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Effect of Low Glycemic Index Diet on Body Composition and Mechanism of Obese Women

The recruitment status of this study is unknown. The completion date has passed and the status has not been verified in more than two years.
Verified December 2010 by Taipei Medical University WanFang Hospital.
Recruitment status was:  Active, not recruiting
Sponsor:
ClinicalTrials.gov Identifier:
NCT01255228
First Posted: December 7, 2010
Last Update Posted: December 7, 2010
The safety and scientific validity of this study is the responsibility of the study sponsor and investigators. Listing a study does not mean it has been evaluated by the U.S. Federal Government. Read our disclaimer for details.
Information provided by:
Taipei Medical University WanFang Hospital
  Purpose

Excessive body weight and obesity have reached epidemic proportions over the last few decades, which may cause many chronic diseases. Maintaining a healthy life style could decrease the risk for obesity, metabolic syndrome and cardiovascular disease. The study aimed to evaluate long-term low glycemic index (GI) diet intervention on lipid profile, body composition and the mechanism of obese women. The pilot study will recruit twenty healthy subjects, and served test food to determine low GI food. In the experiment period, twenty women age from 20-50 years will be recruited. To be included in the study, subjects should have a BMI above 24 kg/m2, or the either one (fat mass ≧ 30% or waistline > 80 cm). Before dietary intervention, participants will receive food choice table and dietary questionnaires to record their dietary intake.

The study will be a randomized, crossover, controlled clinical trails. The experiment period have six weeks, each participants will provide low GI diet (lunch and dinner). On the 0, 3, 6 week, subjects will measurement their body composition (body weight, body mass, waist and hip circumferences) and collect fasting blood samples to analysis the lipid profile, free fatty acid, blood sugar, insulin, adiponectin, leptin and fatty acid synthesis enzymes. Statistical analysis will be performed by paired t-test. The study expect that long-term low GI diet intervention have beneficial effects on regulate body composition of obese women.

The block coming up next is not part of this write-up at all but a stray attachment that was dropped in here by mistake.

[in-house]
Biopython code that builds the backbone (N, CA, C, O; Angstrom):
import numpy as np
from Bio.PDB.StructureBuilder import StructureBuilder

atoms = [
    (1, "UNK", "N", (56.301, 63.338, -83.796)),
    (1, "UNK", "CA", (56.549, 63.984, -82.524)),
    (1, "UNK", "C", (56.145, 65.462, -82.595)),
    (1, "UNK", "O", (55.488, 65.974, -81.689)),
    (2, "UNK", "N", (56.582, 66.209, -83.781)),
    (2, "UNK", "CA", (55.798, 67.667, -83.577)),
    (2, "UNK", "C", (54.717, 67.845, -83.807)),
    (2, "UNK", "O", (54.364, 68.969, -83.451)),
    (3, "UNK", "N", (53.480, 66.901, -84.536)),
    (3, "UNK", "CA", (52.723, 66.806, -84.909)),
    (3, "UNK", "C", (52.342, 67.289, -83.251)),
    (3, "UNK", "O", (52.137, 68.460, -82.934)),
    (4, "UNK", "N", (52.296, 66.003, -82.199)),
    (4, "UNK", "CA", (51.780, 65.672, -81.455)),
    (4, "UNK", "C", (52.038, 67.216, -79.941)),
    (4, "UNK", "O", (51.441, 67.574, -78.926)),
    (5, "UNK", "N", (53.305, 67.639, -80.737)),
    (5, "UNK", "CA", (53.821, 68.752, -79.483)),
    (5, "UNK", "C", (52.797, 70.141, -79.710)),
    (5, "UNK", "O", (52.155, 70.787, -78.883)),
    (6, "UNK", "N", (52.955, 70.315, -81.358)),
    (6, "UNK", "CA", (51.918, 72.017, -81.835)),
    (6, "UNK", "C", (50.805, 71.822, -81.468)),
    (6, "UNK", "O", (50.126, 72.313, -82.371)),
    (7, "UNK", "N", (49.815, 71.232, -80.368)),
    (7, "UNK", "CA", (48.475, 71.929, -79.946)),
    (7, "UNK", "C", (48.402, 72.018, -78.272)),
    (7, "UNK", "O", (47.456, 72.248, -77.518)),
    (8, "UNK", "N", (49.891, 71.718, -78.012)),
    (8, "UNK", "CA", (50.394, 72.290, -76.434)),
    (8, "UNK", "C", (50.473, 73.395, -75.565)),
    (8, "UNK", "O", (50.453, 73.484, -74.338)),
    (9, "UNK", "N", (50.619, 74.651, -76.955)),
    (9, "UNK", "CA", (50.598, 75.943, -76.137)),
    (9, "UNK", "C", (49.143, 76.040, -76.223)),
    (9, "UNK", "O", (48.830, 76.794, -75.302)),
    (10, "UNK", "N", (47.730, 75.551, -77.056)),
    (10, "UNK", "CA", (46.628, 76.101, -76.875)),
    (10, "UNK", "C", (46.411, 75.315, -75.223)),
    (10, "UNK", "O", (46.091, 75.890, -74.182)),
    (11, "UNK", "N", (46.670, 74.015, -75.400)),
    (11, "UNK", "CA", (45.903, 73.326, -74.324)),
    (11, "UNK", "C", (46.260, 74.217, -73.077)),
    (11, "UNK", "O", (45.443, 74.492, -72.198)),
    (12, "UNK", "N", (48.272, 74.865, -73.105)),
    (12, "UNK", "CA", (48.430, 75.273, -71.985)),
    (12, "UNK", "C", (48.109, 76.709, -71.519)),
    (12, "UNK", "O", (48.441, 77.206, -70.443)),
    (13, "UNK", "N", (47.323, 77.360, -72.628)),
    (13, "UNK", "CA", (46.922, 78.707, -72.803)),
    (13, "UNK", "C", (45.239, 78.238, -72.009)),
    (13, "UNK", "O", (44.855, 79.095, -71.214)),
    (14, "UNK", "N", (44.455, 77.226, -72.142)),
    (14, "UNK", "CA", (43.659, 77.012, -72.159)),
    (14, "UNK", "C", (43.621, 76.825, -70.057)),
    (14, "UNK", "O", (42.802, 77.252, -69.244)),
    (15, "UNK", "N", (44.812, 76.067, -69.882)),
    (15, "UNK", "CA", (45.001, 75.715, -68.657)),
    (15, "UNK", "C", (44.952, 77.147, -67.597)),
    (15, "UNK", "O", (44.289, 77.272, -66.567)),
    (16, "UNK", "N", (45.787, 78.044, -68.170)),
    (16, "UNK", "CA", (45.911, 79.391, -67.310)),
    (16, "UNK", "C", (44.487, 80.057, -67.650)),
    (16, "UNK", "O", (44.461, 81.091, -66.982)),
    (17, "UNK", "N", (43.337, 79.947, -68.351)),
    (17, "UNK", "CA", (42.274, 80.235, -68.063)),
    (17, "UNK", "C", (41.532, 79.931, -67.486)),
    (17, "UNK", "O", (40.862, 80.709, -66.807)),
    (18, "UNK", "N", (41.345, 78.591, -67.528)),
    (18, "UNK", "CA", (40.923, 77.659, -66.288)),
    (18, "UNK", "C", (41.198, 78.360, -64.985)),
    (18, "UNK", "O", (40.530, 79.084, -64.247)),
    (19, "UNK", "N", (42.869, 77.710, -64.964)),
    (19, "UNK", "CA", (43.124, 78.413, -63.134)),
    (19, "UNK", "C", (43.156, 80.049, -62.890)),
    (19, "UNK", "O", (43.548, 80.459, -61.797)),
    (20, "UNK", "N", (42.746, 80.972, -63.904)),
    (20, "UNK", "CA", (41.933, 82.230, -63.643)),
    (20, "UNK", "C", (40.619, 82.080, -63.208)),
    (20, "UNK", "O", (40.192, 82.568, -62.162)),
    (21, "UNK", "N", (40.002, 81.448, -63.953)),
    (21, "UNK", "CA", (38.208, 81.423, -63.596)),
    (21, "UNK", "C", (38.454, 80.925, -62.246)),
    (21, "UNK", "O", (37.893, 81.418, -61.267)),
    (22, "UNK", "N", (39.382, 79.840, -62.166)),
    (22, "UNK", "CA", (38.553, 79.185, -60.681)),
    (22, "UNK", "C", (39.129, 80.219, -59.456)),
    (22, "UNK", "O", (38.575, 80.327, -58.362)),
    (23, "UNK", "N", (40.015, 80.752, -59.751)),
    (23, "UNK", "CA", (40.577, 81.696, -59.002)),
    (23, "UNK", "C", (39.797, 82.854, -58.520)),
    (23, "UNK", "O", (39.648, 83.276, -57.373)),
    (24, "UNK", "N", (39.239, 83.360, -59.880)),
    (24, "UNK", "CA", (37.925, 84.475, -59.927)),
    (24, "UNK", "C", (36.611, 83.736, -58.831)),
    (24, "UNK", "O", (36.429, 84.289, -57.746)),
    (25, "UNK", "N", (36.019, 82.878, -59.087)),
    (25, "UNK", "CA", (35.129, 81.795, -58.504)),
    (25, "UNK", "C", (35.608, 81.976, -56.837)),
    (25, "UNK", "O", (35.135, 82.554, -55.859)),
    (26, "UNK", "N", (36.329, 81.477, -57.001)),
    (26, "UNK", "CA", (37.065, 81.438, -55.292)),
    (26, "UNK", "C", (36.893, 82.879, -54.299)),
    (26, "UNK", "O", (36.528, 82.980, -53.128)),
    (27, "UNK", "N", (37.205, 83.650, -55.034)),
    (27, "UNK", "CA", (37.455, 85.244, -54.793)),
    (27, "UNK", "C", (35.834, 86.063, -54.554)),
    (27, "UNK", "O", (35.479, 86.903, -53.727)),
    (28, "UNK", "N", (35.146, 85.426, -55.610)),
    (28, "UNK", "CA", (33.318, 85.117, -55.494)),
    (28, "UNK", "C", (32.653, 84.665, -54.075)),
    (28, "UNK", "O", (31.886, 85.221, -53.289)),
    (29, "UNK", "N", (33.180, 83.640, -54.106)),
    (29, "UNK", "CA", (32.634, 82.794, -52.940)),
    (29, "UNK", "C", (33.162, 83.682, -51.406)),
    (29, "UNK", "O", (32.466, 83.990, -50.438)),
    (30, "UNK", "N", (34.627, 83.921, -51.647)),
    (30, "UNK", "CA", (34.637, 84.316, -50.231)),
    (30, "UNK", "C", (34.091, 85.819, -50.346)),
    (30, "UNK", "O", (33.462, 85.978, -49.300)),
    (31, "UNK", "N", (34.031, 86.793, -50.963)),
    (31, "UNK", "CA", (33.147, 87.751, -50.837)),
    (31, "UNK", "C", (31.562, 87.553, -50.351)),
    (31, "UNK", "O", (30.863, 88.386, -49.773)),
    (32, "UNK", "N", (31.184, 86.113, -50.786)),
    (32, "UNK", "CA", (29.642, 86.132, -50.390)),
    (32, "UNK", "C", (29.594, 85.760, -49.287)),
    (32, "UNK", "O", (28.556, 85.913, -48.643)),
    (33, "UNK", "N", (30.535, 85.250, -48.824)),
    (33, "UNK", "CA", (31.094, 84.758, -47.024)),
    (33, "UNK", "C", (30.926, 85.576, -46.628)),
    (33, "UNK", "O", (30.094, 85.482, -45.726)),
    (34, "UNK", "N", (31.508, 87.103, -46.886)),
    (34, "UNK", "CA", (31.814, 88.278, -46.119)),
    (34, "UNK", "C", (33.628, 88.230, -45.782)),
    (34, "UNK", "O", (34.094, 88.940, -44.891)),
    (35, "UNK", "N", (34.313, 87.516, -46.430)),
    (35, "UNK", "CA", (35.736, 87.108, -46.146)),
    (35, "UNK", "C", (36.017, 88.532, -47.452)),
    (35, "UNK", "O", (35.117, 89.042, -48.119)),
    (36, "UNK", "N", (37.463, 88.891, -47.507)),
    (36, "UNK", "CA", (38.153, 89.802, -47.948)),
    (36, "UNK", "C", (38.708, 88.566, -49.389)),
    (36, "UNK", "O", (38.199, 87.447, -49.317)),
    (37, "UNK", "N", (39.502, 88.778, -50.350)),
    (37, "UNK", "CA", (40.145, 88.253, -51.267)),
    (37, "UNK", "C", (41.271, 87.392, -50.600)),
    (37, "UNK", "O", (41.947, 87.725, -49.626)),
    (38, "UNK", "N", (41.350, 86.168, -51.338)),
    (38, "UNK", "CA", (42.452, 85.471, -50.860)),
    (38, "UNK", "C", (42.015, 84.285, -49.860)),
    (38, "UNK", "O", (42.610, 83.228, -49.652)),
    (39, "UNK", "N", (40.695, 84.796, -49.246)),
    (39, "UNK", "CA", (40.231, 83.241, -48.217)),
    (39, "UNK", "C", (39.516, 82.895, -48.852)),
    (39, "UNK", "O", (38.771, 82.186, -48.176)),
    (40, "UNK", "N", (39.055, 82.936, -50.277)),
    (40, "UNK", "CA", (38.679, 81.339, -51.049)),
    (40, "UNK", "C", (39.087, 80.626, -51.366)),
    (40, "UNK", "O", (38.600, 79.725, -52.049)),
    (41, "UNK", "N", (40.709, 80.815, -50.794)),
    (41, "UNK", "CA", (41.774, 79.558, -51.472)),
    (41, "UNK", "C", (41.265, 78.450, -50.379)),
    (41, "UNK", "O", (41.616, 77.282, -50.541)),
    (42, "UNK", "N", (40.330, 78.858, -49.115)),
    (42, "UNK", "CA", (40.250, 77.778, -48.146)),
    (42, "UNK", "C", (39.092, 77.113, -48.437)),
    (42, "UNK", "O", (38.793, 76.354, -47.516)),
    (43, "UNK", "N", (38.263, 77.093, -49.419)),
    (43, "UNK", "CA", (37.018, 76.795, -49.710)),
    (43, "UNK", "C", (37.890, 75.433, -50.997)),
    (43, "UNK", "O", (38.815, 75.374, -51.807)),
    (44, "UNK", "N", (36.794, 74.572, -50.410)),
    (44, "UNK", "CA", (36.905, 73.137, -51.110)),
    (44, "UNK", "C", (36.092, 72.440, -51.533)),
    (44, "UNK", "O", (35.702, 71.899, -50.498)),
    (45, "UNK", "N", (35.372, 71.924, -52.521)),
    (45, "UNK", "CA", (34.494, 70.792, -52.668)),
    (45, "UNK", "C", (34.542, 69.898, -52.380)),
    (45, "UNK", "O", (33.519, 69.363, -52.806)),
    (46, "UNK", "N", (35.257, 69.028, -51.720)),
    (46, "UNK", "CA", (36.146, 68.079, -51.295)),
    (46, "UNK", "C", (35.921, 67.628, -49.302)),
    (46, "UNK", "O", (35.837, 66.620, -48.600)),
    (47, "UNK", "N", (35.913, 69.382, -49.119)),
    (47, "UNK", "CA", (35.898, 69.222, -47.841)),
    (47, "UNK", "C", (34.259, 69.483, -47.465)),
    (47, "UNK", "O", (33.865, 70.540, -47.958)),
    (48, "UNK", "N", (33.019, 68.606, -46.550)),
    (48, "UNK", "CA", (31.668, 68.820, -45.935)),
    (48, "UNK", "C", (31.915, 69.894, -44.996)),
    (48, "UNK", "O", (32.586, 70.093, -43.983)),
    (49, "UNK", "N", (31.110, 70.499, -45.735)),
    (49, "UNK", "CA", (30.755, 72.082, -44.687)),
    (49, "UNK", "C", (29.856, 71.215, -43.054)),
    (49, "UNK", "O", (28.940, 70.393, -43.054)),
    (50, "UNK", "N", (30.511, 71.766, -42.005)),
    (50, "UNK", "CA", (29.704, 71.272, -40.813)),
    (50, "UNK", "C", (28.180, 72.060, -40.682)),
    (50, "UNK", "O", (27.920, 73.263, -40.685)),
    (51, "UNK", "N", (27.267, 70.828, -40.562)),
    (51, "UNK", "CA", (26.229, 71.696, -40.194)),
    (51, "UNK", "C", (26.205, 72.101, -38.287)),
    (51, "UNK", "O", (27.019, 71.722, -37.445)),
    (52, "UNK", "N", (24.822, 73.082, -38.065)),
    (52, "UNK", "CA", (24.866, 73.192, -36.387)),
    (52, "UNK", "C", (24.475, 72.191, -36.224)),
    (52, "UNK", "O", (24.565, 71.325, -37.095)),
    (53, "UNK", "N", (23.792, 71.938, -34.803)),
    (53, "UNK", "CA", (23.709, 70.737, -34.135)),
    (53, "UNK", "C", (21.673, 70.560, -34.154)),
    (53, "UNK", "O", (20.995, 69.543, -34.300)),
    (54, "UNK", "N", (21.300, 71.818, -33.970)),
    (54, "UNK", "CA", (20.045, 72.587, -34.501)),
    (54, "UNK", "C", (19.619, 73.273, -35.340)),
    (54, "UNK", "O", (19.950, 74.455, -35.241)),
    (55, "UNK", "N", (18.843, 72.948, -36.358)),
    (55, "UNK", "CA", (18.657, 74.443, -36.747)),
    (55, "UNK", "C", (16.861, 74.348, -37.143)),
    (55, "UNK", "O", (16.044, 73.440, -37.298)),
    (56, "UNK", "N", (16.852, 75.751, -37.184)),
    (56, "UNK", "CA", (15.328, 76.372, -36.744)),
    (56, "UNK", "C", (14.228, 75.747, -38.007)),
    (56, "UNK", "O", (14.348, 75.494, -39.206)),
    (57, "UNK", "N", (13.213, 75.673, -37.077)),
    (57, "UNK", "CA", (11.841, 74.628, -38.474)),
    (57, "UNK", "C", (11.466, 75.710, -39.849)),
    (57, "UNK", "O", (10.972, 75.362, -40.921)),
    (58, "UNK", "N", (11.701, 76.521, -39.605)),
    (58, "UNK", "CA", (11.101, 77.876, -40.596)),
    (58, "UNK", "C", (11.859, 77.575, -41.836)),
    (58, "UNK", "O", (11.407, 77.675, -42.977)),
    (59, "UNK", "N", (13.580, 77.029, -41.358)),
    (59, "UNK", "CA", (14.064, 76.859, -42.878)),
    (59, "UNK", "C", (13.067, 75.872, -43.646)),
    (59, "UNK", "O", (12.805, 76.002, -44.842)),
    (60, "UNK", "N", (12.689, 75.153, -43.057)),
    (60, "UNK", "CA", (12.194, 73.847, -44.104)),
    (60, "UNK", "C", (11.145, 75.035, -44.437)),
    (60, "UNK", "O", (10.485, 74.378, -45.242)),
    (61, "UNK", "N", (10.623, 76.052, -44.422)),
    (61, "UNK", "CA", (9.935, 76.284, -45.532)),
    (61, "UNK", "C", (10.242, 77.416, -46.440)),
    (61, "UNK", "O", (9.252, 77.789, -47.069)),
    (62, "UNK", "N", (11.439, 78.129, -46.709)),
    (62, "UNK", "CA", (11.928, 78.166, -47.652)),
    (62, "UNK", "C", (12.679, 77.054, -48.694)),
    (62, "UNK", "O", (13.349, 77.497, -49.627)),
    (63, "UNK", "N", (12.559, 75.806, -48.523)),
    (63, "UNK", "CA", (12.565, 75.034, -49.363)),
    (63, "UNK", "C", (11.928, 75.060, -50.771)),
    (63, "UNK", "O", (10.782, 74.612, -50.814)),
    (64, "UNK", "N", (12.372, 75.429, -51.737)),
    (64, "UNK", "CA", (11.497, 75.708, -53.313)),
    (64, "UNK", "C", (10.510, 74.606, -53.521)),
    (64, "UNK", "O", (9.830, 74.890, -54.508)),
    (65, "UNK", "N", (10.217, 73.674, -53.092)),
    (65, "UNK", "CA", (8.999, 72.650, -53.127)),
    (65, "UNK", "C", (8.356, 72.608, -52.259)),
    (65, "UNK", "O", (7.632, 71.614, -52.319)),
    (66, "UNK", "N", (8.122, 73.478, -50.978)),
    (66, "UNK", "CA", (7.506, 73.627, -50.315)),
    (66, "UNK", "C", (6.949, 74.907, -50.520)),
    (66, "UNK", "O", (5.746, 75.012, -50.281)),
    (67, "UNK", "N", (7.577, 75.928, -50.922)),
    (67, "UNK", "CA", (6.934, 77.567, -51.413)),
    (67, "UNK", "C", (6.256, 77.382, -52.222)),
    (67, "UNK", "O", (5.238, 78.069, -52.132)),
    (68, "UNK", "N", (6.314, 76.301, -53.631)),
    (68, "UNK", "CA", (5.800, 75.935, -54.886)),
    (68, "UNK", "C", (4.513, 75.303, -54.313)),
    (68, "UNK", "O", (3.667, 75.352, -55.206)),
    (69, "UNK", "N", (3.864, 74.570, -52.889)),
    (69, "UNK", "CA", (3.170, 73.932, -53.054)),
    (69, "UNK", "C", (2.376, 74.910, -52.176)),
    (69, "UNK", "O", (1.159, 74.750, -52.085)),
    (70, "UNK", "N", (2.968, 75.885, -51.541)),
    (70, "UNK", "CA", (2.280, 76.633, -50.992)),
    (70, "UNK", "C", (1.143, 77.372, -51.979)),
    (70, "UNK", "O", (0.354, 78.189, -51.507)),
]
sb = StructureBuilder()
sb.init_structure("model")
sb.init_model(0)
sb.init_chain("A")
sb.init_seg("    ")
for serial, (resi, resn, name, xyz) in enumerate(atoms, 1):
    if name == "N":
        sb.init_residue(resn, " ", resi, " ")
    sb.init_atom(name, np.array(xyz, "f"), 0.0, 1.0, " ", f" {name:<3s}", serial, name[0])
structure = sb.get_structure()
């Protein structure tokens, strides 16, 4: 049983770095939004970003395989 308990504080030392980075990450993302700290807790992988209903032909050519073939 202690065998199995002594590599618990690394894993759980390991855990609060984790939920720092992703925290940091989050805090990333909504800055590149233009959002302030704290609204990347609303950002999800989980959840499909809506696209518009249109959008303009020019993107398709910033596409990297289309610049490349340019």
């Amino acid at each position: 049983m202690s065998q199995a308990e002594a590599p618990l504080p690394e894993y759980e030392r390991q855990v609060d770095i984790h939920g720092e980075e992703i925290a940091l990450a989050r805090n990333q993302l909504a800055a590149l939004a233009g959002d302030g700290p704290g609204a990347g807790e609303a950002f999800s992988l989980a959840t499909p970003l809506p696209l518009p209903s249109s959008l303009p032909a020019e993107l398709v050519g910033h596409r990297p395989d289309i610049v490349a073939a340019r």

Condition Intervention
Obesity Other: Low glycemic index diet

Study Type: Interventional
Study Design: Allocation: Randomized
Intervention Model: Crossover Assignment
Masking: None (Open Label)
Primary Purpose: Health Services Research
Official Title: Effect of Low Glycemic Index Diet on Body Composition and Mechanism of Obese

Further study details as provided by Taipei Medical University WanFang Hospital:

Primary Outcome Measures:
  • the effect of body composition ( body weight,body mass,waist and hip circumferences ) [ Time Frame: 6 week ]

Estimated Enrollment: 20
Study Start Date: May 2010
Estimated Study Completion Date: April 2011
Estimated Primary Completion Date: February 2011 (Final data collection date for primary outcome measure)
Arms Assigned Interventions
Experimental: Low glycemic index diet
The study expect that long-term low GI diet intervention have beneficial effects on regulate body composition of obese women
Other: Low glycemic index diet
The study expect that long-term low GI diet intervention have beneficial effects on regulate body composition of obese women
Experimental: diet intervention
The study expect that long-term low GI diet intervention have beneficial effects on regulate body composition of obese women
Other: Low glycemic index diet
The study expect that long-term low GI diet intervention have beneficial effects on regulate body composition of obese women

  Eligibility

Information from the National Library of Medicine

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Ages Eligible for Study:   20 Years to 50 Years   (Adult)
Sexes Eligible for Study:   Female
Accepts Healthy Volunteers:   Yes
Criteria

Inclusion Criteria:

  • BMI above 24 kg/m2, or the either one ( fat mass ≧ 30% or waistline > 80 cm )

Exclusion Criteria:

  • Cardiovascular disease
  • type 2 diabetes mellitus or impaired glucose tolerance
  • serious liver or renal disease, gastro-intestinal disease
  • proceed serious diet control for formerly three months
  • take any supplemental food products or medications known to influence lipid or carbohydrate metabolism
  Contacts and Locations
Information from the National Library of Medicine

To learn more about this study, you or your doctor may contact the study research staff using the contact information provided by the sponsor.

Please refer to this study by its ClinicalTrials.gov identifier (NCT number): NCT01255228


Locations
Taiwan
Taipei Medical University
Taipei, Taiwan
Sponsors and Collaborators
Taipei Medical University WanFang Hospital
Investigators
Principal Investigator: Jen-Fang Liu Taipei Medical University
  More Information

Responsible Party: Jen-Fang Liu, Taipei Medical University, School of Nutrition and Health Sciences
ClinicalTrials.gov Identifier: NCT01255228     History of Changes
Other Study ID Numbers: 99055
First Submitted: November 18, 2010
First Posted: December 7, 2010
Last Update Posted: December 7, 2010
Last Verified: December 2010

Keywords provided by Taipei Medical University WanFang Hospital:
obesity
body composition
adipocyte-derived cytokine
low glycemic index